Fire Statistics: Great Britain [April 2012 to March 2013]
The latest fire statistics have just been released by the Department for Communities & Local Government.
- Fire and Rescue Authorities in Britain attended 192,600 fires in 2012-13. This is nearly a third fewer than the year before, due to fewer outdoor fires as a result of above average rain-fall.
- While only 12 per cent of dwellings report not having a working smoke alarm in England, more than one third of fires occurred in dwellings in Great Britain where no alarm was installed.
- Three quarters of fire-related fatalities occurred in dwelling fires, the figure fell by 11 per cent (32 deaths) compared to 2011-12.
- Smoker’s materials (i.e. cigarettes, cigars or pipe tobacco) have caused the largest share of deaths in dwelling fires, while cooking appliances are the source of ignition in more than half of fires in dwellings.
- Half of fire deaths in buildings that were not dwellings resulted from smoker’s material or cigarette lighters.
- The risk of dying in a fire for elderly people (65 and over) is over twice as high as the average for all ages.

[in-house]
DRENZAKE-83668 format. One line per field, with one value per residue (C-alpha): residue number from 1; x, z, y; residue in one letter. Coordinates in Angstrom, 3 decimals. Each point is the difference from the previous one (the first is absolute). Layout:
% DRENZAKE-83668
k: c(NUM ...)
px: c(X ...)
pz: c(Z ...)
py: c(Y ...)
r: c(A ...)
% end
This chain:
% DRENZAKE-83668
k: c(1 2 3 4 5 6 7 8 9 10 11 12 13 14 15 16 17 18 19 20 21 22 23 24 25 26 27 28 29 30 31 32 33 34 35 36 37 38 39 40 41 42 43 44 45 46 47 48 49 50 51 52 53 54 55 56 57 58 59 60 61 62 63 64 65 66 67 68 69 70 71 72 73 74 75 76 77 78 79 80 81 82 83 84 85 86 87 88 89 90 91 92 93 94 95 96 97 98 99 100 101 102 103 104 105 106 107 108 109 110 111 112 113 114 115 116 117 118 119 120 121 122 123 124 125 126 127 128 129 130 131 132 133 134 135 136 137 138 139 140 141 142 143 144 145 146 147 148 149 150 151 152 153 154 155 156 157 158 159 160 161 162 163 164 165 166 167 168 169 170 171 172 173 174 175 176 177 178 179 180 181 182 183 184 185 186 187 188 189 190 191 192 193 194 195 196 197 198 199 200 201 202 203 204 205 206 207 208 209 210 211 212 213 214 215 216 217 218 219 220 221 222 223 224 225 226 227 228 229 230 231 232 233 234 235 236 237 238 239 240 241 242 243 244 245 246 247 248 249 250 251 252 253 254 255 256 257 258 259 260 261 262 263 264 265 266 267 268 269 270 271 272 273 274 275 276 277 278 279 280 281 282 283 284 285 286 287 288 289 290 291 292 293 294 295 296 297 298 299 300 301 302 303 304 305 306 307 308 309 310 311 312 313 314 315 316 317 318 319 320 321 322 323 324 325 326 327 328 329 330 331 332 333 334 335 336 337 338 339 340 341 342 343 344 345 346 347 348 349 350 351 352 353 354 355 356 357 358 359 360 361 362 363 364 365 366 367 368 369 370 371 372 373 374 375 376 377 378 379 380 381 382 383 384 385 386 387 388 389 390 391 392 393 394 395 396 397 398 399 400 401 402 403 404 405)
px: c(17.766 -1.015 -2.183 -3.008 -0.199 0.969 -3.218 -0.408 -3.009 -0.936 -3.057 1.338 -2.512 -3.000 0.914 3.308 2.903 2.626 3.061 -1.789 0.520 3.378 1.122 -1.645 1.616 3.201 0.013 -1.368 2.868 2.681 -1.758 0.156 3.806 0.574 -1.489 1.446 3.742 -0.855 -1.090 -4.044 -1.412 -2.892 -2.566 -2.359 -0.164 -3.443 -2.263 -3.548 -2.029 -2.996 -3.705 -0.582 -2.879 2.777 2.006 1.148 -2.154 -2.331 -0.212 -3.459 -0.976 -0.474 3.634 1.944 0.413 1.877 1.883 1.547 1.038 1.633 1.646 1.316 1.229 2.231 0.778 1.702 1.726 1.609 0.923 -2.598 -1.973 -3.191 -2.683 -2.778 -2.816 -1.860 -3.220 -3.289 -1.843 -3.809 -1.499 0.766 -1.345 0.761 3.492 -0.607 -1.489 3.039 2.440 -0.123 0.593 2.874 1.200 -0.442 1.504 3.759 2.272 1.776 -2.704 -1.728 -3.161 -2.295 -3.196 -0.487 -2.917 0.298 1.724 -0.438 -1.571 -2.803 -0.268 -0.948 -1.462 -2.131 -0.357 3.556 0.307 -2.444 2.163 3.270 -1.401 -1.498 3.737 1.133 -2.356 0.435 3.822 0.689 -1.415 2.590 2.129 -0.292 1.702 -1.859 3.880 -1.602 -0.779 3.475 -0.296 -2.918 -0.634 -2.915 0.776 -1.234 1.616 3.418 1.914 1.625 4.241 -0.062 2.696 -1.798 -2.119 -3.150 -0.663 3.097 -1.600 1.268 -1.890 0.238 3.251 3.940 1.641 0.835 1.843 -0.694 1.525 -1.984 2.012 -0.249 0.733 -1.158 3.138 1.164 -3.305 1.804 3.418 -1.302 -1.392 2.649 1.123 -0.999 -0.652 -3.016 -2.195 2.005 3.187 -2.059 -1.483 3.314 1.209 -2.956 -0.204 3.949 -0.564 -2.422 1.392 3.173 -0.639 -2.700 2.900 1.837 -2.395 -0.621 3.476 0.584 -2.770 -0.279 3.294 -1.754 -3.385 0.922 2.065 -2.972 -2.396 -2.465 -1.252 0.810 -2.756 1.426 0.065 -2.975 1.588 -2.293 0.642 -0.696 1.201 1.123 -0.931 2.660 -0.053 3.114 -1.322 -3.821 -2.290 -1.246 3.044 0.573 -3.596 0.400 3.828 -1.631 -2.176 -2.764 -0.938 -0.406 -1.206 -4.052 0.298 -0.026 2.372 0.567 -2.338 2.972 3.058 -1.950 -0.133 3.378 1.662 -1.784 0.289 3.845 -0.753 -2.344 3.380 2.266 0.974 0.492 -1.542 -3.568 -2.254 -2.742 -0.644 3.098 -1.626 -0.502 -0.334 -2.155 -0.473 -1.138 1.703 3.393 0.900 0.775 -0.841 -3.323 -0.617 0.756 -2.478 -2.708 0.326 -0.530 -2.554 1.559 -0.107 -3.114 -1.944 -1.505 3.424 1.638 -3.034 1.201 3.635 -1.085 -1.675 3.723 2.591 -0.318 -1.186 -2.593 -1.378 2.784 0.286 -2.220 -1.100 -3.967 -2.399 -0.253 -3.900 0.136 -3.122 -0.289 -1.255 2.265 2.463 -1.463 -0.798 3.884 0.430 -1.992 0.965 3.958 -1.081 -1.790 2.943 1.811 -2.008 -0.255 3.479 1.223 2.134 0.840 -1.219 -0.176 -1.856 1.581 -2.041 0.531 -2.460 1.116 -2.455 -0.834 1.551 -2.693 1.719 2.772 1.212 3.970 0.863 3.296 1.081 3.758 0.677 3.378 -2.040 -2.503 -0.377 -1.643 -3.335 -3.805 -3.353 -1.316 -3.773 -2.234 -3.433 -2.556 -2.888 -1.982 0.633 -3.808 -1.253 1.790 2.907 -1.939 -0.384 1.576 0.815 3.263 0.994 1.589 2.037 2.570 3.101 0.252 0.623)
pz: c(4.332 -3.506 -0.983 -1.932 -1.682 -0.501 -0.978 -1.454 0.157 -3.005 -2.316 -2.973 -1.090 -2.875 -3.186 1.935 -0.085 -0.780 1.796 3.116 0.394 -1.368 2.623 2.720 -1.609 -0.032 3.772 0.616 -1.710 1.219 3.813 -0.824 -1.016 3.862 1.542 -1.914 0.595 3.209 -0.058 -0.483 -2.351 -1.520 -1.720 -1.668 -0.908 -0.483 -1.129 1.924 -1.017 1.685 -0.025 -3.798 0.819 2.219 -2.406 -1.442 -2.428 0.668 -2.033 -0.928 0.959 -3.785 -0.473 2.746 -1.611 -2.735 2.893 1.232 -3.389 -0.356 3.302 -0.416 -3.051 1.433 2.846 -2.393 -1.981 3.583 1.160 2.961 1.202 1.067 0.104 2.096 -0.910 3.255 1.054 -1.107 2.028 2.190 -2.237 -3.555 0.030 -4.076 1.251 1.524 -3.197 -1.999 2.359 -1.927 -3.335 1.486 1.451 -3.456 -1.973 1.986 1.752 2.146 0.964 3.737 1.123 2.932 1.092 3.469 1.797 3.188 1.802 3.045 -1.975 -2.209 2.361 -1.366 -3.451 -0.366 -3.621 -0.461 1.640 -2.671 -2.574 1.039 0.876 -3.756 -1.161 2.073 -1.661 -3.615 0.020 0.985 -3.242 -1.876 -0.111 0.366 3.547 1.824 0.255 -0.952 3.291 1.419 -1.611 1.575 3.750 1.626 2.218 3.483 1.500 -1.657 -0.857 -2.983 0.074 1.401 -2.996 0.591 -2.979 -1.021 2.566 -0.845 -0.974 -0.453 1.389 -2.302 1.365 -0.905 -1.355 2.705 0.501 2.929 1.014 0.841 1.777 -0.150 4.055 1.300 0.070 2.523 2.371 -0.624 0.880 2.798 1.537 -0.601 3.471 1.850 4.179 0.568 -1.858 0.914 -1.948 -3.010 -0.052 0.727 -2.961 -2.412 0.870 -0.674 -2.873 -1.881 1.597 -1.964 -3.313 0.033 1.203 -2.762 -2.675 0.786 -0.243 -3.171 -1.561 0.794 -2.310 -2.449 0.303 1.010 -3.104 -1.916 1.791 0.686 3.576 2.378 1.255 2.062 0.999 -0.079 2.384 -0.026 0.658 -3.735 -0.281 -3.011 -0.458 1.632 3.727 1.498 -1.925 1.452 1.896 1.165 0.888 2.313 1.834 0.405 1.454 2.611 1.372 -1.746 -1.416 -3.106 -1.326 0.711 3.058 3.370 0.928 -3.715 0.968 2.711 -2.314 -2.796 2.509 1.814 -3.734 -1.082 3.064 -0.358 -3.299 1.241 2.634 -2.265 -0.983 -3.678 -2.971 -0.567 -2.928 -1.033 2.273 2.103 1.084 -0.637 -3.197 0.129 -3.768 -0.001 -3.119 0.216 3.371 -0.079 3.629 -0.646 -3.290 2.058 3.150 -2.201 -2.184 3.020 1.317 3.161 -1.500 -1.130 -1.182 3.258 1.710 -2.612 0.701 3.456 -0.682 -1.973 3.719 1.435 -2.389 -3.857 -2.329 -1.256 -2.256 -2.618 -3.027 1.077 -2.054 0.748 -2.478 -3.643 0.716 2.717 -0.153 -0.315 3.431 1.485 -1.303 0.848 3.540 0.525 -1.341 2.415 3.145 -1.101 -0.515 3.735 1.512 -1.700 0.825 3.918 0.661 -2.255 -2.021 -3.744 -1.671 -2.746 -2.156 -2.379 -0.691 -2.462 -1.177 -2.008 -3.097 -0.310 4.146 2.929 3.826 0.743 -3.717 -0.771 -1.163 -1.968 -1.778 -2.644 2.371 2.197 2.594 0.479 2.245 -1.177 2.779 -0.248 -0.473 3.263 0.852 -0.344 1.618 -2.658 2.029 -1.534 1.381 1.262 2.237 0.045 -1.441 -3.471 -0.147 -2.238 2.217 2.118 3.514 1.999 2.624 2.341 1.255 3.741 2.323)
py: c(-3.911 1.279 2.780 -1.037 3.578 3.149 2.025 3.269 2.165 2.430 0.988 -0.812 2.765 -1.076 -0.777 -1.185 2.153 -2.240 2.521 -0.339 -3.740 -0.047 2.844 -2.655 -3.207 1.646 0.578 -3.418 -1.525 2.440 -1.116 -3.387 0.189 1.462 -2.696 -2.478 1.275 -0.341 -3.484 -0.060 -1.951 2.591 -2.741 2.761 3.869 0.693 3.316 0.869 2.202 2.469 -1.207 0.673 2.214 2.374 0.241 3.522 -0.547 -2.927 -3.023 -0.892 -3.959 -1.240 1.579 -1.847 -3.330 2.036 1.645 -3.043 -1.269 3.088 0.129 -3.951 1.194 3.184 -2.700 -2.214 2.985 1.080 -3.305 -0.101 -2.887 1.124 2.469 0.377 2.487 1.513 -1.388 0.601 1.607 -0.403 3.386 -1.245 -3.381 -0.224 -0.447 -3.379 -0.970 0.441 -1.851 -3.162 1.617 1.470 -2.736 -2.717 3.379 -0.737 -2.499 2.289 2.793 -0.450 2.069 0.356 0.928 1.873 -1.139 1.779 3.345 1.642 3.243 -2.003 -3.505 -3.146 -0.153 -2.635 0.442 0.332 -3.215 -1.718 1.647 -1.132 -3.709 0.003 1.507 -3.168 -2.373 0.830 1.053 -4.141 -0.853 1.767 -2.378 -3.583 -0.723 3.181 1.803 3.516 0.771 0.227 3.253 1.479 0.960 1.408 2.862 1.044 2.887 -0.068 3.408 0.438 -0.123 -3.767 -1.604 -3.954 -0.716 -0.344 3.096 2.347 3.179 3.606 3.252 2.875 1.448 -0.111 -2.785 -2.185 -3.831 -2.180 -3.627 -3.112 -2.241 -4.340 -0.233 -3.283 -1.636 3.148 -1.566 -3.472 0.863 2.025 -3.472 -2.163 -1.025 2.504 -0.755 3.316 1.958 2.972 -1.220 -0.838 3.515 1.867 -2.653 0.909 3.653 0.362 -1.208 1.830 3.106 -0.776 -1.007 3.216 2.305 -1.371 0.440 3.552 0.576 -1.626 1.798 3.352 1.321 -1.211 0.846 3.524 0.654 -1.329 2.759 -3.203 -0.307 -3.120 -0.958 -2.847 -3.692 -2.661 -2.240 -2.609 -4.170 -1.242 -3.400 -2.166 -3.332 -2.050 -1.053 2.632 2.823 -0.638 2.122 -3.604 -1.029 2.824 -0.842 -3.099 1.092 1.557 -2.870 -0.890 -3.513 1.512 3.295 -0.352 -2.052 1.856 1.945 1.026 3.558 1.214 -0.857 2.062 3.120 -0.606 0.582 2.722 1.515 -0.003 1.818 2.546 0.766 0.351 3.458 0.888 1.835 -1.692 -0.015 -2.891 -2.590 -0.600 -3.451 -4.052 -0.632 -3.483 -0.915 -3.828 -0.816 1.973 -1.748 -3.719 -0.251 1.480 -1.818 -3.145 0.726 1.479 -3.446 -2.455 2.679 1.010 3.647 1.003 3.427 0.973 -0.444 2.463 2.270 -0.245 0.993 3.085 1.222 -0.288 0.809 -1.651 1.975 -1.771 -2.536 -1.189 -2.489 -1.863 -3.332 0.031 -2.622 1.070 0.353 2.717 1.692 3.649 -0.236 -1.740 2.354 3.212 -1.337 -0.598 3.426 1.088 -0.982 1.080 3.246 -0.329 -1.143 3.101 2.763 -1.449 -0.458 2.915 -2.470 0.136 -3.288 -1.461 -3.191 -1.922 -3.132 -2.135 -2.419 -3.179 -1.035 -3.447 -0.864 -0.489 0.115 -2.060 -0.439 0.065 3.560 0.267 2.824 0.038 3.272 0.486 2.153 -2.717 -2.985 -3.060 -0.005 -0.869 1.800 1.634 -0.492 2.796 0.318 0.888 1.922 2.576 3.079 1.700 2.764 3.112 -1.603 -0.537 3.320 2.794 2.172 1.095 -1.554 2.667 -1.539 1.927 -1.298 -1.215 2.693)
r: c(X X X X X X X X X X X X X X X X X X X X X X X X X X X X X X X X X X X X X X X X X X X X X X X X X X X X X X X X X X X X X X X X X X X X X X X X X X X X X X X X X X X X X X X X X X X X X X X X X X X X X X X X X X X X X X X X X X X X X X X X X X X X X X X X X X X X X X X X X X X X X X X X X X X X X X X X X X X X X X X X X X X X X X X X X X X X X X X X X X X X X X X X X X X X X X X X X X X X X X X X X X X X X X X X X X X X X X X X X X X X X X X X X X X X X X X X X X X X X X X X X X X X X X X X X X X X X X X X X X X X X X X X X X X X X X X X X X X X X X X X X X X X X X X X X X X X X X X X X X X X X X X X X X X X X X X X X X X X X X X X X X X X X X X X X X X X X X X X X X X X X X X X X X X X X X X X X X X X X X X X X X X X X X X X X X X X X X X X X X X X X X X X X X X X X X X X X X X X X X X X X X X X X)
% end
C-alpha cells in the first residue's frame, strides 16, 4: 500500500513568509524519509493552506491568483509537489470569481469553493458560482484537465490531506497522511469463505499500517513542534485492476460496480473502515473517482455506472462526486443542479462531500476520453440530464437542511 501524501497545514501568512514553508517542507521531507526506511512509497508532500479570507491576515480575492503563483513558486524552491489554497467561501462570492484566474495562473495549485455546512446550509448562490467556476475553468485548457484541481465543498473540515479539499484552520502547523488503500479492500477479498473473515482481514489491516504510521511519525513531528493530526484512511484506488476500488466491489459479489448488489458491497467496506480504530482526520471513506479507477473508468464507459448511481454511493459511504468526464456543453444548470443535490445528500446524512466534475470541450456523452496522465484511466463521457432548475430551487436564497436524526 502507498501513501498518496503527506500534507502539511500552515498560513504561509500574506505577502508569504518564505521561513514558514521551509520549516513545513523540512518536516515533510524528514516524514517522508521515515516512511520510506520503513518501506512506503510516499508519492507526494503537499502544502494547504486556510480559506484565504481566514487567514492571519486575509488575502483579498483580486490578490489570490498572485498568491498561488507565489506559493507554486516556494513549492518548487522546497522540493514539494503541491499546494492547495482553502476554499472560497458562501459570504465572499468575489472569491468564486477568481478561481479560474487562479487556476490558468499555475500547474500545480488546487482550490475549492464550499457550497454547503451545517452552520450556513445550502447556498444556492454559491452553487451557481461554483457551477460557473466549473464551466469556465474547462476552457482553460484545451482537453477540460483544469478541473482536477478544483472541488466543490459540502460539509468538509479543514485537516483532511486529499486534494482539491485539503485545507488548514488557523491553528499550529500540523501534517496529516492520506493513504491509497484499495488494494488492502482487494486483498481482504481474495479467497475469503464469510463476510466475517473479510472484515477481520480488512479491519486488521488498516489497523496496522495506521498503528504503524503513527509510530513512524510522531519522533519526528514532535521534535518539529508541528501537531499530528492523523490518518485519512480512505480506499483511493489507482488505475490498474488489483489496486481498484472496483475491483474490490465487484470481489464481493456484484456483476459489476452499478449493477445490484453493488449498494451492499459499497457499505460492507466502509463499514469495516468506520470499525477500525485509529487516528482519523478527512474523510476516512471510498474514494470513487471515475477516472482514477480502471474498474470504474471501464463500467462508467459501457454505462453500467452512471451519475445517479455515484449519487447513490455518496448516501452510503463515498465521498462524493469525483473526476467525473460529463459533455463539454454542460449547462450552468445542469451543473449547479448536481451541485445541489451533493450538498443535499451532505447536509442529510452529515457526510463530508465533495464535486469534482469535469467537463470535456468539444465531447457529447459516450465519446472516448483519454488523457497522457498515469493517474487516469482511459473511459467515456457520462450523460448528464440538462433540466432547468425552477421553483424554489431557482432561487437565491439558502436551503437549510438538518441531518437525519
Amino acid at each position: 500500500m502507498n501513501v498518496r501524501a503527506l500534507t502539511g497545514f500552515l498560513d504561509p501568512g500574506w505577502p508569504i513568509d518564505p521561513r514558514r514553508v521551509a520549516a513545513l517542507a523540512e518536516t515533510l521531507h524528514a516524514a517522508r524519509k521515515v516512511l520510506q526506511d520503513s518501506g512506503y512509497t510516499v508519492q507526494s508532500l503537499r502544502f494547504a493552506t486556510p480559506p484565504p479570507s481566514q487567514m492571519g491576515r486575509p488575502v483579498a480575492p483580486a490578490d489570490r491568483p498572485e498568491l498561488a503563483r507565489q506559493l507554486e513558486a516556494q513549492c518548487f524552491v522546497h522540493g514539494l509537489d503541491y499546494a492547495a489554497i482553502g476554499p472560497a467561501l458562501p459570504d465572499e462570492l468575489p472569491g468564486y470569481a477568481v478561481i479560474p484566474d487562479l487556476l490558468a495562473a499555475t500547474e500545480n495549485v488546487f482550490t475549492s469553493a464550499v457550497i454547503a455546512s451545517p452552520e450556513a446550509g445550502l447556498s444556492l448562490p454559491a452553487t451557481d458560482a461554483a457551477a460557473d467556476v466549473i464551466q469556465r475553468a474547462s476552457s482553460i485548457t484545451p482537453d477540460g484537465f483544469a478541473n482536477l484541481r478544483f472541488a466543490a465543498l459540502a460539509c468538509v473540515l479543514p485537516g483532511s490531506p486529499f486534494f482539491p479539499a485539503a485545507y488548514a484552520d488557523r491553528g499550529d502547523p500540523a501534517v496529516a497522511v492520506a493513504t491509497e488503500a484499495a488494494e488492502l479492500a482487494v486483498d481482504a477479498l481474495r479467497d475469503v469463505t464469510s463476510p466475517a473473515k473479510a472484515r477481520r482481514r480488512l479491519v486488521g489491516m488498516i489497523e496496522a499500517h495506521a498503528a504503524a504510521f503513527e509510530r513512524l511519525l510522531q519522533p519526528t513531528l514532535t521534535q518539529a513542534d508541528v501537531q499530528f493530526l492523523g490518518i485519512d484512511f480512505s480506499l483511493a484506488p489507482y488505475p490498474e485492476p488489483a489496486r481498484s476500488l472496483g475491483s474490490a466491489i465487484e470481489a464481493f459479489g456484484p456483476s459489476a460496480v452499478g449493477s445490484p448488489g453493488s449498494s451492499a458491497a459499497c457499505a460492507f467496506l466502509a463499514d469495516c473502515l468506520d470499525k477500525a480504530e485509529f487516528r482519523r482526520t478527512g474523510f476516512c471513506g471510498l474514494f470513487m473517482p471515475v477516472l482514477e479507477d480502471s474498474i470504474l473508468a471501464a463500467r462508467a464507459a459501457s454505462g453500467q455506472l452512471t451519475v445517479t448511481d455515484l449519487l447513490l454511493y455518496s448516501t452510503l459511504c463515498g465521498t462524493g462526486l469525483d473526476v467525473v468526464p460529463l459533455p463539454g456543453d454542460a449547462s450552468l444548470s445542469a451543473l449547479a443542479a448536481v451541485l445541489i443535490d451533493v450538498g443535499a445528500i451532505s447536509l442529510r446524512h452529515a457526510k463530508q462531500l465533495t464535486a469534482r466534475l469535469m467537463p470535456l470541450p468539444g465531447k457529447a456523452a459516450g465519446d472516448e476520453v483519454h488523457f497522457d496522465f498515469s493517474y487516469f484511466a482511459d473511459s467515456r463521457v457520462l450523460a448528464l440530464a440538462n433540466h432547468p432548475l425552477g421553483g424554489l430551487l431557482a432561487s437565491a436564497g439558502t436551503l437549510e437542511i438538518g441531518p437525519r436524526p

- In the year to 2012-13 fire fatalities rates fell by 10% in Eng-land and by over 20% in Scotland and Wales. Scotland con-tinued to have a higher rate of fire deaths compared to both England and to Wales.
- Males have higher rates of fire fatality than females, but the gender gap in fire fatality rate narrowed in 2012-13.
“These latest fire statistics again illustrate the need to maintain fire safety standards within residential accommodation. Arranging for suitable and sufficient fire risk assessments by competent people remains at the heart of reducing fire risks to minimum levels” Phil Jones
For more information and further statistics please visit the Government Website.
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